My Day by Eleanor Roosevelt

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HYDE PARK, Sunday—As the picture unrolls in Chicago at the national Republican convention and the fight over the delegates goes on, one has the curious feeling of watching history repeat itself. Theodore Roosevelt walked out of a convention and started a third party against the father of one of the present contenders for the Republican Presidential nomination. Third parties rarely win in their first try, but they do succeed in defeating the other contender in the same political party. There seems no prospect of a third party in this situation, since General Eisenhower has declared he will support whoever is nominated by the convention.

The regular Democratic politicians are probably watching the present situation in Chicago with some interest and perhaps satisfaction. I can't help being a little sad about it even though it may benefit the Democrats in the long run.

The various Democratic candidates are also watching their own particular differences and hoping that their candidacy will not be injured in any way. To show how alert some people are to let nothing hurt their candidate, my recent column about the Democratic candidates has brought me a number of letters about Senator Kefauver. Typical of these letters is one which runs: "I believe that it is unfair to write of him as if that was his only qualification (investigation of crime and corruption). I believe that Senator Kefauver's distinguished record in the House and in the Senate, in which he consistently and ably supported the administration's policy in foreign affairs and in which he concededly became an outstanding authority on Congressional procedures and the methods to be employed to improve them, show that Senator Kefauver is a man of much greater breadth of ability and experience than your column seems to indicate. Furthermore, his political record in Tennessee shows that he has those highest qualities of courage and independence which are needed in a man who is to be President of the United States."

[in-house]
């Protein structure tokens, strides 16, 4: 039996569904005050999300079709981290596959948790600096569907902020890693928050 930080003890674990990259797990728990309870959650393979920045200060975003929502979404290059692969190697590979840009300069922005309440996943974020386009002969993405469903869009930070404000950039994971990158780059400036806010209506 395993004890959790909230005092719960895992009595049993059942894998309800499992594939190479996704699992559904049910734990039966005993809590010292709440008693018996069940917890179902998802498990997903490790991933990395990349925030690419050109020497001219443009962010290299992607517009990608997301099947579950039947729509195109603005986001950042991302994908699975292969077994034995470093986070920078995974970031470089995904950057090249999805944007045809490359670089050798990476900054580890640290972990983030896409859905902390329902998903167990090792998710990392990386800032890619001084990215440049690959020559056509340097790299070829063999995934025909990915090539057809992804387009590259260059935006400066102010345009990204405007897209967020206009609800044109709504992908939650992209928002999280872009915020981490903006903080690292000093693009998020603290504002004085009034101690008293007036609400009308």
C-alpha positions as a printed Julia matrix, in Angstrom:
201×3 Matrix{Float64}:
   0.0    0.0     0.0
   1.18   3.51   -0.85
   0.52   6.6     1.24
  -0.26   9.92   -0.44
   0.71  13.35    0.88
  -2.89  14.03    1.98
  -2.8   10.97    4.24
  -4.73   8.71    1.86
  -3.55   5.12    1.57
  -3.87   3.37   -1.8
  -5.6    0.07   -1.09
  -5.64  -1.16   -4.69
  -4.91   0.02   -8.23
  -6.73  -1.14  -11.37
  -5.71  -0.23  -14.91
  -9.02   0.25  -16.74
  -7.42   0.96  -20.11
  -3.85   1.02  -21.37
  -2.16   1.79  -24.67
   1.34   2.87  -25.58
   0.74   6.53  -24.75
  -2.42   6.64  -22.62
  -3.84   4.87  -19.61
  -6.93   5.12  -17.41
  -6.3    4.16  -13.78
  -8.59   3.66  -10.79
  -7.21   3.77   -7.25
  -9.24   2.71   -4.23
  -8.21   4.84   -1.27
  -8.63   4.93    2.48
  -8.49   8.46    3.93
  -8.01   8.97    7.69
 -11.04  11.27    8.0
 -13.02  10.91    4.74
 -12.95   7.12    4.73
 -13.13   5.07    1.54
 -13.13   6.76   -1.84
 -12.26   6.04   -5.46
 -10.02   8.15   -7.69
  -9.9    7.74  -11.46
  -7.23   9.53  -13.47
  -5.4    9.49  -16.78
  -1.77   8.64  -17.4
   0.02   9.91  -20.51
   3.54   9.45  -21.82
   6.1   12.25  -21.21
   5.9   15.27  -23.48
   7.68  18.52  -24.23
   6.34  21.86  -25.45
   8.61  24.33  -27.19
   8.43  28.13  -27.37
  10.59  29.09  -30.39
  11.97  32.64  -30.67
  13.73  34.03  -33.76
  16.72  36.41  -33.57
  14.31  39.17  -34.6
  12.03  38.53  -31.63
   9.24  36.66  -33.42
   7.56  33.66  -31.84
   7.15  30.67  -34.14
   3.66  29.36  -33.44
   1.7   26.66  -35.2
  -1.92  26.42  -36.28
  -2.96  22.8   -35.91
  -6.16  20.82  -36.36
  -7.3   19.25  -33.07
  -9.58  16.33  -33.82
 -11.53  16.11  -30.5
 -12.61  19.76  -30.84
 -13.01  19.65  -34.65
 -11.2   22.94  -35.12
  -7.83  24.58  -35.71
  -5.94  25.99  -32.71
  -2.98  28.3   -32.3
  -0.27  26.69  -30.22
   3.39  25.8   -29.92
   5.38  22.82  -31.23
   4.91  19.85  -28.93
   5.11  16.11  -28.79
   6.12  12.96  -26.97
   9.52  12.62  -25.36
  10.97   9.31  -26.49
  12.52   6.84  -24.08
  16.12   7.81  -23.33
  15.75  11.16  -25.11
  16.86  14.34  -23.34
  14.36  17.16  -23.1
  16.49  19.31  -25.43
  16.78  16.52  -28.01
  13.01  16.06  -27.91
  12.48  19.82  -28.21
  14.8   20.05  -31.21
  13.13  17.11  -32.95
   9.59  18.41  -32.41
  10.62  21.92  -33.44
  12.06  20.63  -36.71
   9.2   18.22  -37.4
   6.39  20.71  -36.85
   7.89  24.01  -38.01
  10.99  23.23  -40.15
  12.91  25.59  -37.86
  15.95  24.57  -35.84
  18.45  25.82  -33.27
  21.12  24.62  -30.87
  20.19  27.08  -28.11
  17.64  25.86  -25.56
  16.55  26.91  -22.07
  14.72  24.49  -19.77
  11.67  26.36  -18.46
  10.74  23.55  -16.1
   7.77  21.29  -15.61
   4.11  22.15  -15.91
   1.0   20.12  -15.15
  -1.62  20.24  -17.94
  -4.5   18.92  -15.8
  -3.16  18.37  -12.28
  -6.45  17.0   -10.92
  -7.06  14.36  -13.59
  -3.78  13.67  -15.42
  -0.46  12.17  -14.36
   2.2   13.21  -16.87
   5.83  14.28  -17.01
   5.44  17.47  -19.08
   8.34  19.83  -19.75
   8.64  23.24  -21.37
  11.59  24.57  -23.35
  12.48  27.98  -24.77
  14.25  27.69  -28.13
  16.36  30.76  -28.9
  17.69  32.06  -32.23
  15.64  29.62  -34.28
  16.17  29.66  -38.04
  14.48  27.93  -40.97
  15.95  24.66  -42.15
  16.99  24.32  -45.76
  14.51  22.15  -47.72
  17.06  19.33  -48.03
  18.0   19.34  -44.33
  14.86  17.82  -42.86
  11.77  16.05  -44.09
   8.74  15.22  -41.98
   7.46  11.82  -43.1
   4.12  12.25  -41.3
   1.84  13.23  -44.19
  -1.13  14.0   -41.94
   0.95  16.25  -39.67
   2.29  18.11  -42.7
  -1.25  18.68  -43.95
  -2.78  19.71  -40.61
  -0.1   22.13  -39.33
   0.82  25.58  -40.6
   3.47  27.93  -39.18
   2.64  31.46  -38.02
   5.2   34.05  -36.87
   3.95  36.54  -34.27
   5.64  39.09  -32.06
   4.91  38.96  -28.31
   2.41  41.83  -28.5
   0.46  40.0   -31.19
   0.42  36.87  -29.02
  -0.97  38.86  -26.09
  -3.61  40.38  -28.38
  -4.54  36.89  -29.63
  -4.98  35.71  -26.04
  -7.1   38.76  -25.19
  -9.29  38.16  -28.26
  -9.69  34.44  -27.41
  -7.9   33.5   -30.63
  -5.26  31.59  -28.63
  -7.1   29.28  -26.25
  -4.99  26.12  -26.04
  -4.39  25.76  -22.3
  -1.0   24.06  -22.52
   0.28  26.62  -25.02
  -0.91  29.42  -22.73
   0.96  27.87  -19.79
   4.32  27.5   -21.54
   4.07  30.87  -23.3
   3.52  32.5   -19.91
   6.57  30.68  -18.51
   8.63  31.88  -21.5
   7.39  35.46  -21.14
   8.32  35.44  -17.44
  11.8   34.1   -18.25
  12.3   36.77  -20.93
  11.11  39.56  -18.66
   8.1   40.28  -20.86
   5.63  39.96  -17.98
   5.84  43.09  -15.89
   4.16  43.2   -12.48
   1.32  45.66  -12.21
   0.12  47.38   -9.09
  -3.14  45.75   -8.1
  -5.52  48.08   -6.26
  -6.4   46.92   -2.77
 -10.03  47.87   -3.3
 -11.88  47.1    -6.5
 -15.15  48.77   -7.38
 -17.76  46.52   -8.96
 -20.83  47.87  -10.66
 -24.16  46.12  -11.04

All of this is undoubtedly true. But in different ways the other candidates mentioned have qualities and qualifications, if not exactly parallel to those of Senator Kefauver, at least giving them valid reasons for consideration. These I did not mention, for I have been careful not to come out for any candidate until after the nomination. I think when you are not actually in politics it is better not to state preferences, but to try and point to the qualifications of various candidates and let other people make up their own minds as you are free to make up yours.

Last week I went to the see the Sherlock Holmes exhibition at the Plaza Art Galleries in New York City. Of course I was fascinated by the reproduction of the study in which Sir Conan Doyle wrote the Holmes stories. Everything in the study is authentic and it is a perfect picture of the period. Many other things in the exhibition are also of deep interest to the lovers of Sherlock Holmes—and who has not at one time or another enjoyed those fascinating stories!

E. R.